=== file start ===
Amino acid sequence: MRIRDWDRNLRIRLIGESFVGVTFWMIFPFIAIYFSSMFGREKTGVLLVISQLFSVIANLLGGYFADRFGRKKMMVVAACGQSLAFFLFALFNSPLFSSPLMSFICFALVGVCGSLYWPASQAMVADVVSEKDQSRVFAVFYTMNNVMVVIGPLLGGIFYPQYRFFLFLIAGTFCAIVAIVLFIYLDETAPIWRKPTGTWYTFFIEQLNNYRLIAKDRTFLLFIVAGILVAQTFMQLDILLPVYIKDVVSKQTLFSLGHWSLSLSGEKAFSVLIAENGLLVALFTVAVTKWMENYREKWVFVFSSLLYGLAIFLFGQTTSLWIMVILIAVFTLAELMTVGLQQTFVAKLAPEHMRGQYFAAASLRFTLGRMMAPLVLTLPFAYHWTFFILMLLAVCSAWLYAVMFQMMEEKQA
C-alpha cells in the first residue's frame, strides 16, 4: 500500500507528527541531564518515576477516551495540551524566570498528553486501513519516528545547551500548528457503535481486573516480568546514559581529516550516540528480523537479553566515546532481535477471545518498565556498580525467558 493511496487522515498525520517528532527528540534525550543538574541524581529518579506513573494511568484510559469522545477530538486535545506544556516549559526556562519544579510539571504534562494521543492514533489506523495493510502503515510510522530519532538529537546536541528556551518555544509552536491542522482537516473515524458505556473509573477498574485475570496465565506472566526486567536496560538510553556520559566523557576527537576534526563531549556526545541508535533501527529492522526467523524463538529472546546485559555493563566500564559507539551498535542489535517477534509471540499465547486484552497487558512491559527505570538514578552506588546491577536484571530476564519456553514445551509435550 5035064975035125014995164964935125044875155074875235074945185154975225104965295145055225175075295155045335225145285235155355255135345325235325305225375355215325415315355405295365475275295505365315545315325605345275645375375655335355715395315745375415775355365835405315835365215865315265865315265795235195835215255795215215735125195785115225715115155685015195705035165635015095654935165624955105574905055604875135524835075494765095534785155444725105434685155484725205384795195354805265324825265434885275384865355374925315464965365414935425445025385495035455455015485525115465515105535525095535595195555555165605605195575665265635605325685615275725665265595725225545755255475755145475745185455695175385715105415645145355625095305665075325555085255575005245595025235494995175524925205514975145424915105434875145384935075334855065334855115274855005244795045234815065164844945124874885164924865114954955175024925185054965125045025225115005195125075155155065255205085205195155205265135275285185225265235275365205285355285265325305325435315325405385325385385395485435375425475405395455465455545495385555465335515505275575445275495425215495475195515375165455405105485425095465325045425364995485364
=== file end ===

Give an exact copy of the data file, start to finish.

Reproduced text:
Amino acid sequence: MRIRDWDRNLRIRLIGESFVGVTFWMIFPFIAIYFSSMFGREKTGVLLVISQLFSVIANLLGGYFADRFGRKKMMVVAACGQSLAFFLFALFNSPLFSSPLMSFICFALVGVCGSLYWPASQAMVADVVSEKDQSRVFAVFYTMNNVMVVIGPLLGGIFYPQYRFFLFLIAGTFCAIVAIVLFIYLDETAPIWRKPTGTWYTFFIEQLNNYRLIAKDRTFLLFIVAGILVAQTFMQLDILLPVYIKDVVSKQTLFSLGHWSLSLSGEKAFSVLIAENGLLVALFTVAVTKWMENYREKWVFVFSSLLYGLAIFLFGQTTSLWIMVILIAVFTLAELMTVGLQQTFVAKLAPEHMRGQYFAAASLRFTLGRMMAPLVLTLPFAYHWTFFILMLLAVCSAWLYAVMFQMMEEKQA
C-alpha cells in the first residue's frame, strides 16, 4: 500500500507528527541531564518515576477516551495540551524566570498528553486501513519516528545547551500548528457503535481486573516480568546514559581529516550516540528480523537479553566515546532481535477471545518498565556498580525467558 493511496487522515498525520517528532527528540534525550543538574541524581529518579506513573494511568484510559469522545477530538486535545506544556516549559526556562519544579510539571504534562494521543492514533489506523495493510502503515510510522530519532538529537546536541528556551518555544509552536491542522482537516473515524458505556473509573477498574485475570496465565506472566526486567536496560538510553556520559566523557576527537576534526563531549556526545541508535533501527529492522526467523524463538529472546546485559555493563566500564559507539551498535542489535517477534509471540499465547486484552497487558512491559527505570538514578552506588546491577536484571530476564519456553514445551509435550 5035064975035125014995164964935125044875155074875235074945185154975225104965295145055225175075295155045335225145285235155355255135345325235325305225375355215325415315355405295365475275295505365315545315325605345275645375375655335355715395315745375415775355365835405315835365215865315265865315265795235195835215255795215215735125195785115225715115155685015195705035165635015095654935165624955105574905055604875135524835075494765095534785155444725105434685155484725205384795195354805265324825265434885275384865355374925315464965365414935425445025385495035455455015485525115465515105535525095535595195555555165605605195575665265635605325685615275725665265595725225545755255475755145475745185455695175385715105415645145355625095305665075325555085255575005245595025235494995175524925205514975145424915105434875145384935075334855065334855115274855005244795045234815065164844945124874885164924865114954955175024925185054965125045025225115005195125075155155065255205085205195155205265135275285185225265235275365205285355285265325305325435315325405385325385385395485435375425475405395455465455545495385555465335515505275575445275495425215495475195515375165455405105485425095465325045425364995485364